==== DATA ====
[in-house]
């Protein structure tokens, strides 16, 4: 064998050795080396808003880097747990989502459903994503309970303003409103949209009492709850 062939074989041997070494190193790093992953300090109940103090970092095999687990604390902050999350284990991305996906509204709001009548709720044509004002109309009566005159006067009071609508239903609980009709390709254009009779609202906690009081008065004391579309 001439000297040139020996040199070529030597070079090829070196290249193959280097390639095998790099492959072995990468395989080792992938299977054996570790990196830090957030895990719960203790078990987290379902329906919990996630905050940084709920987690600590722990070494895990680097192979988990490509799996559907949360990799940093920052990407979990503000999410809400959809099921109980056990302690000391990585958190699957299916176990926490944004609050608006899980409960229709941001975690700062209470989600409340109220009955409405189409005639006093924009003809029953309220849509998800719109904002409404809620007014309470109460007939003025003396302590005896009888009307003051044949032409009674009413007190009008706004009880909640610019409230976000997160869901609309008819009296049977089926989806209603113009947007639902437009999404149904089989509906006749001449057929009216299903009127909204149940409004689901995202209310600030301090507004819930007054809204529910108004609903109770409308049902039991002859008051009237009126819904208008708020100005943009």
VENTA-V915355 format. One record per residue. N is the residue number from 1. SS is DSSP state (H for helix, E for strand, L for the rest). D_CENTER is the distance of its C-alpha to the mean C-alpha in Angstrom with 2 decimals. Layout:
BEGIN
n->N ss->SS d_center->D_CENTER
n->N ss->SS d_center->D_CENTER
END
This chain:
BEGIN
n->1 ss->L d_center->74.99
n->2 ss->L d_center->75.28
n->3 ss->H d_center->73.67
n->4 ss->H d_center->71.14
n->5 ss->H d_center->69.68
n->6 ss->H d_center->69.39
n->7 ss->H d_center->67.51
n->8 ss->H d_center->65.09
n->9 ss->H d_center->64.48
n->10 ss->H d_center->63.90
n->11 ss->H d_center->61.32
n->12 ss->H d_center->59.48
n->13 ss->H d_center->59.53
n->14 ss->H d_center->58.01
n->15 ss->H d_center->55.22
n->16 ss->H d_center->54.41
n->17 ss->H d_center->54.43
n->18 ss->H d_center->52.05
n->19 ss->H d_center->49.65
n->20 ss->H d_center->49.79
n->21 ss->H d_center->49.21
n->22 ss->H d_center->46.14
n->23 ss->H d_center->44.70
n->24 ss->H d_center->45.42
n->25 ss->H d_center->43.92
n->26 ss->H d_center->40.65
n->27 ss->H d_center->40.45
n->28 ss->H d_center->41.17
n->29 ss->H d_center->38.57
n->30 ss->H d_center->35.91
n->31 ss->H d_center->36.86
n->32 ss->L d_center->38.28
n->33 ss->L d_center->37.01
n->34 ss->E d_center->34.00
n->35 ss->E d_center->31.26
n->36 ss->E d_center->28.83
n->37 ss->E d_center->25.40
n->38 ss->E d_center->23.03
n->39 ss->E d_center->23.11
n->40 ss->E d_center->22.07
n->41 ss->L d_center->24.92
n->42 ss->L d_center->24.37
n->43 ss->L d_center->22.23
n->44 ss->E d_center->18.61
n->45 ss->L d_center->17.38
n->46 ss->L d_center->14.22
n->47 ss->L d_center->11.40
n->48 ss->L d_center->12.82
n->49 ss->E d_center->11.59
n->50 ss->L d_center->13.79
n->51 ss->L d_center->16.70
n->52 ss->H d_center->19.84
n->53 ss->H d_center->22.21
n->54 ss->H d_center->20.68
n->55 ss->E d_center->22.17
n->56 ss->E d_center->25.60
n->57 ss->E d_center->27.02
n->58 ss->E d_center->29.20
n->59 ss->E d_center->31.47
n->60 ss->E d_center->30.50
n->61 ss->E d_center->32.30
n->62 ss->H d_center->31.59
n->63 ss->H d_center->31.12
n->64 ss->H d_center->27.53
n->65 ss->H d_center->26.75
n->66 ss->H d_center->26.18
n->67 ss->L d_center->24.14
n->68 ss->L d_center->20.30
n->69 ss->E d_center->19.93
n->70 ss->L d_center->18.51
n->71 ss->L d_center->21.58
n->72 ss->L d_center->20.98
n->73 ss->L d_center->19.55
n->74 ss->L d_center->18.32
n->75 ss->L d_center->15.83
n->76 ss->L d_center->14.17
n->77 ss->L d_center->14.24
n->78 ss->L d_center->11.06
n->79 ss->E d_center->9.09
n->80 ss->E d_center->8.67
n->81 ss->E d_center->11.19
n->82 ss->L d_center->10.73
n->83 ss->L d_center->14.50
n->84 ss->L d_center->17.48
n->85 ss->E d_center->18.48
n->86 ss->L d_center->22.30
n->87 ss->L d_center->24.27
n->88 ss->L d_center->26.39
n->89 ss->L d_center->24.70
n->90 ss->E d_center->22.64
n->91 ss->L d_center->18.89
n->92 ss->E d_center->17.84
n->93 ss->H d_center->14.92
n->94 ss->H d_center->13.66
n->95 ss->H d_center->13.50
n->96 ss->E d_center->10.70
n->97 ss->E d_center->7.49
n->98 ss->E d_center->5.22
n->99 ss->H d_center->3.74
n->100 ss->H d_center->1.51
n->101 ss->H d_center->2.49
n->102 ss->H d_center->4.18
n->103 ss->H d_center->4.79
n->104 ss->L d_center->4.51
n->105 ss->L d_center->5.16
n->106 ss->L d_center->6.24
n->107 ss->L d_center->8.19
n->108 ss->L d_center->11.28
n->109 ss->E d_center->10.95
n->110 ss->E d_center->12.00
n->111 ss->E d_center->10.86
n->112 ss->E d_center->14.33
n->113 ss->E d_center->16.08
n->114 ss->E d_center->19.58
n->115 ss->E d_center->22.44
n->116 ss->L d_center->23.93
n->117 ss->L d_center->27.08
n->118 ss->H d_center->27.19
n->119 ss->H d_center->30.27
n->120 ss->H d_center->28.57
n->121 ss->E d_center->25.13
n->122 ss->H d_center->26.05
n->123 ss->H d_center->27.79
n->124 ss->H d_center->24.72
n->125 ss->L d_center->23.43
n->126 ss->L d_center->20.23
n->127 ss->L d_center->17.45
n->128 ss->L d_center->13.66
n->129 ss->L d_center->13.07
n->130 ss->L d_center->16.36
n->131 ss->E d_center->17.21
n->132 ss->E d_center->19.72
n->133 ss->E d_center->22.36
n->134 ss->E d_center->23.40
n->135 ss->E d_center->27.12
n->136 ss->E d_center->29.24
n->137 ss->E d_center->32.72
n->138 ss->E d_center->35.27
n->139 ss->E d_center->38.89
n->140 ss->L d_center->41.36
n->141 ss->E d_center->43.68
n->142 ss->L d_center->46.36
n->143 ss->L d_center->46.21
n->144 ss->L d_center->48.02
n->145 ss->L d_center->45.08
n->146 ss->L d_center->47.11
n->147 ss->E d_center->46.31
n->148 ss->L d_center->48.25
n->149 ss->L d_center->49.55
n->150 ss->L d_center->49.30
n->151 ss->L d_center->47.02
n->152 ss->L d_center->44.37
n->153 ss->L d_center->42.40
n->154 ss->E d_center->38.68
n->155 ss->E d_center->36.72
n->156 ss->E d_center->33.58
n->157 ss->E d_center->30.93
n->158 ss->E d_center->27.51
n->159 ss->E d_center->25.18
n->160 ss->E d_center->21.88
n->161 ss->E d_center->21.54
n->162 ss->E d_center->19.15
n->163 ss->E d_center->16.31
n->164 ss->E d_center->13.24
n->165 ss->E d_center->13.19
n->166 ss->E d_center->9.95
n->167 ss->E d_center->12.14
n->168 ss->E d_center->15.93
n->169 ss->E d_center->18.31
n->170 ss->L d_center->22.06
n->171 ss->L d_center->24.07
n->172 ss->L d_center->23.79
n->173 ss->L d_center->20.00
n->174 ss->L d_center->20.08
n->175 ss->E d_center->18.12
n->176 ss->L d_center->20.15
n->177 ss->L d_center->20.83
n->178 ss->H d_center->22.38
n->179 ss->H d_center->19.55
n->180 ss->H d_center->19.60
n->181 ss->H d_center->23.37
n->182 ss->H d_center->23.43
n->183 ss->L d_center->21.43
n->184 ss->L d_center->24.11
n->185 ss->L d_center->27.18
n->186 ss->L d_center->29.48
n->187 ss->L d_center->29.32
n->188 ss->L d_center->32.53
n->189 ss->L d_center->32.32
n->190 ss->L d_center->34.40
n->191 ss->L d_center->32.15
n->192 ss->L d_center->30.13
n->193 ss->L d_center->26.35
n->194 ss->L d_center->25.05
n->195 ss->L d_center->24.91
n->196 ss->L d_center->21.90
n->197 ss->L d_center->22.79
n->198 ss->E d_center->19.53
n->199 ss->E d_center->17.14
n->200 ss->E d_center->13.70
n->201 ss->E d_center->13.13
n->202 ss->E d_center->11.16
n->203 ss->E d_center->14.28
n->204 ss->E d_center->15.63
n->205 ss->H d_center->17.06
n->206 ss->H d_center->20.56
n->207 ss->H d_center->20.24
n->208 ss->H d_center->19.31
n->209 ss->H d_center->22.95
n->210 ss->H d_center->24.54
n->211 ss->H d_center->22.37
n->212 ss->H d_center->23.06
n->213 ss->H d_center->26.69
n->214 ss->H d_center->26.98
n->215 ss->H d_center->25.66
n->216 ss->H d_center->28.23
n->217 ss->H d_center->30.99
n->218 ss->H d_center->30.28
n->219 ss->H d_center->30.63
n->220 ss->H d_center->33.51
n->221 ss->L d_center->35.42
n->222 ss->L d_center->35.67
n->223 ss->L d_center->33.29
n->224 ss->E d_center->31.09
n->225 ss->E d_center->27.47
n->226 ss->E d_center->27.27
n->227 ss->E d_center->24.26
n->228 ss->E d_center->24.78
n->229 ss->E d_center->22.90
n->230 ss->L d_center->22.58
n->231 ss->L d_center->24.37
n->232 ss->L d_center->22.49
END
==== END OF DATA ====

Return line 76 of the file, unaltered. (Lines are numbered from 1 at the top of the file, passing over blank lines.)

n->67 ss->L d_center->24.14